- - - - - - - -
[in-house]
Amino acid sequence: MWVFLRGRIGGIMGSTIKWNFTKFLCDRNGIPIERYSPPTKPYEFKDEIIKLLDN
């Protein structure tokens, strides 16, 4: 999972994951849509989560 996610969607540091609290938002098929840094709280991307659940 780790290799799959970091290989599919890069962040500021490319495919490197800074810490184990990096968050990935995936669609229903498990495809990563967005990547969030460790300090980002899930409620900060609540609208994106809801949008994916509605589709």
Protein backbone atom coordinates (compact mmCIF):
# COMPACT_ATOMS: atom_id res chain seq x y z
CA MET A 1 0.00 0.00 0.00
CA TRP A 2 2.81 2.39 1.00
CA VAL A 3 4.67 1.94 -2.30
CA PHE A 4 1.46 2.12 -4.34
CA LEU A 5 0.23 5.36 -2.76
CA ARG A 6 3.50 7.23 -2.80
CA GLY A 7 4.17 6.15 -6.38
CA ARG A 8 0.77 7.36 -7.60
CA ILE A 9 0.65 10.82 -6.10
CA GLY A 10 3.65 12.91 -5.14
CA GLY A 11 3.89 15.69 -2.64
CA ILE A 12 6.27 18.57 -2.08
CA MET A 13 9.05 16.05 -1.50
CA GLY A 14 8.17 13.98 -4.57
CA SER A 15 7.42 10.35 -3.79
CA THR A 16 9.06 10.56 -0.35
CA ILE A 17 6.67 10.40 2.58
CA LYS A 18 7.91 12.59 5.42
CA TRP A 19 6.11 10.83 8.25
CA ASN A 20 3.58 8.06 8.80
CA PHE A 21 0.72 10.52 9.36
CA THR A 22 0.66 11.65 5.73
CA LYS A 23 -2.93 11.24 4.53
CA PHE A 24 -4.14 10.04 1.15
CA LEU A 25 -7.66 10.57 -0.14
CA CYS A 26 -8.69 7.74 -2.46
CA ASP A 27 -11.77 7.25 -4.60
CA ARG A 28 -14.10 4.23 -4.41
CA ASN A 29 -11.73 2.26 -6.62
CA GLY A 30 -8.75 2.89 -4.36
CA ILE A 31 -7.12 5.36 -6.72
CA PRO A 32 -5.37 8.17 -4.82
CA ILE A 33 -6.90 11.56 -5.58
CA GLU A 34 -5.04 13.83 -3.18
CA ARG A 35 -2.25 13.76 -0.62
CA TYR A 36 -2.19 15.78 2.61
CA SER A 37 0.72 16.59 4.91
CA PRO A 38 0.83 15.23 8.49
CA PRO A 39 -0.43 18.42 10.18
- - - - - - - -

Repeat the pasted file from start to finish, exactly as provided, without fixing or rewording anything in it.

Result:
[in-house]
Amino acid sequence: MWVFLRGRIGGIMGSTIKWNFTKFLCDRNGIPIERYSPPTKPYEFKDEIIKLLDN
């Protein structure tokens, strides 16, 4: 999972994951849509989560 996610969607540091609290938002098929840094709280991307659940 780790290799799959970091290989599919890069962040500021490319495919490197800074810490184990990096968050990935995936669609229903498990495809990563967005990547969030460790300090980002899930409620900060609540609208994106809801949008994916509605589709």
Protein backbone atom coordinates (compact mmCIF):
# COMPACT_ATOMS: atom_id res chain seq x y z
CA MET A 1 0.00 0.00 0.00
CA TRP A 2 2.81 2.39 1.00
CA VAL A 3 4.67 1.94 -2.30
CA PHE A 4 1.46 2.12 -4.34
CA LEU A 5 0.23 5.36 -2.76
CA ARG A 6 3.50 7.23 -2.80
CA GLY A 7 4.17 6.15 -6.38
CA ARG A 8 0.77 7.36 -7.60
CA ILE A 9 0.65 10.82 -6.10
CA GLY A 10 3.65 12.91 -5.14
CA GLY A 11 3.89 15.69 -2.64
CA ILE A 12 6.27 18.57 -2.08
CA MET A 13 9.05 16.05 -1.50
CA GLY A 14 8.17 13.98 -4.57
CA SER A 15 7.42 10.35 -3.79
CA THR A 16 9.06 10.56 -0.35
CA ILE A 17 6.67 10.40 2.58
CA LYS A 18 7.91 12.59 5.42
CA TRP A 19 6.11 10.83 8.25
CA ASN A 20 3.58 8.06 8.80
CA PHE A 21 0.72 10.52 9.36
CA THR A 22 0.66 11.65 5.73
CA LYS A 23 -2.93 11.24 4.53
CA PHE A 24 -4.14 10.04 1.15
CA LEU A 25 -7.66 10.57 -0.14
CA CYS A 26 -8.69 7.74 -2.46
CA ASP A 27 -11.77 7.25 -4.60
CA ARG A 28 -14.10 4.23 -4.41
CA ASN A 29 -11.73 2.26 -6.62
CA GLY A 30 -8.75 2.89 -4.36
CA ILE A 31 -7.12 5.36 -6.72
CA PRO A 32 -5.37 8.17 -4.82
CA ILE A 33 -6.90 11.56 -5.58
CA GLU A 34 -5.04 13.83 -3.18
CA ARG A 35 -2.25 13.76 -0.62
CA TYR A 36 -2.19 15.78 2.61
CA SER A 37 0.72 16.59 4.91
CA PRO A 38 0.83 15.23 8.49
CA PRO A 39 -0.43 18.42 10.18